Evan Ambrose’s review published on Letterboxd:
🌼 2nd Viewing 🌼
🌸 Review of the Director’s Cut 🌸
Oof, bless the custom of rewatching movies.
Gaspar Noe’s Hereditary (AKA, Ari Aster’s Midsommar) has a roughly three-hour-long director’s cut out in select theaters as of now and has been rumored to be, by even Aster himself, the “True Version” of the film’s original intentions—yes, there are no nagging executives to tell Aster to cut down the film’s length this time! Who knew that 23 minutes of additional footage that was carefully impregnated throughout different locations of the film’s runtime could make for an intensely SIGNIFICANT improvement from its native, theatrical release?
One of the head flaws I had when I first watched Midsommar, was that I felt like it had a truckload of good ideas scattered in various sequences that weren’t explained or delved into timely enough. It made the experience feel more choppy than connected. Now, the director’s cut gracefully adds to those segments by placing or extending crucial sequences and moments that tie the movie together a lot more smoothly. Instead of it feeling like there are many, many contradicting ideas being loosely catapulted at us in one undisciplined outcome, it feels like there are multiple constructs that all lead up to a central suggestion. There’s an apparent, numbing flow rather than a sort of traffic jam, so to speak.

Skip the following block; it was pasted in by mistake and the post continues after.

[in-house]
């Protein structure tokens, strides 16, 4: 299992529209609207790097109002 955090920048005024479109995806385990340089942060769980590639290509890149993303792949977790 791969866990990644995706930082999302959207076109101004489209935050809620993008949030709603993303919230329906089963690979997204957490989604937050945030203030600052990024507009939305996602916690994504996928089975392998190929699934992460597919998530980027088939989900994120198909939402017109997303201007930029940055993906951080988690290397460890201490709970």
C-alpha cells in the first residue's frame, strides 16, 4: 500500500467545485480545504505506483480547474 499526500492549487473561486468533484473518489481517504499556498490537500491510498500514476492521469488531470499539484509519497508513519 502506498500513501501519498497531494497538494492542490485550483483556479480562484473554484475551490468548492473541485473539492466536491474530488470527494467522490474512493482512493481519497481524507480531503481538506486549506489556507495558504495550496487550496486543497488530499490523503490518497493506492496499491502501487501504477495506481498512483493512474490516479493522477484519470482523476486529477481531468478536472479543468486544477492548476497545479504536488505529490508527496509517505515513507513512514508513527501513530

Additionally, characters are objectively more fleshed out now rather than seeming often sporadic. In the original cut, there was enough substance to create pity for our primary lead played by Florence Pugh, but in this extended edition, it was clear that Aster had a wise aspiration to shine valuable light onto some of our other star-crossed individuals. Compassion is warranted when we understand our protagonist, especially, our multiple protagonists.
And I’ll admit it, I have come around to appreciating the second half/finale of Midsommar remarkably more due to this revisit. The additional, lingering footage of initially released scenes helped the intensity of the situation protrude much more and I’ve grown to fear the bitter-some lamentation that occurs as something so horrific that has never been caught on screen quite like it has from Aster’s direction. It’s uncomfortably exotic.
So, I never thought I’d find myself radically changing my opinion on Midsommar in the course of only two months, but here we are fellas. Ari Aster please forgive me you very sad, sad director.
🏅 Verdict Change: B- —> B+
READ THE FULL REVIEW AT BURNING THE CELLULOID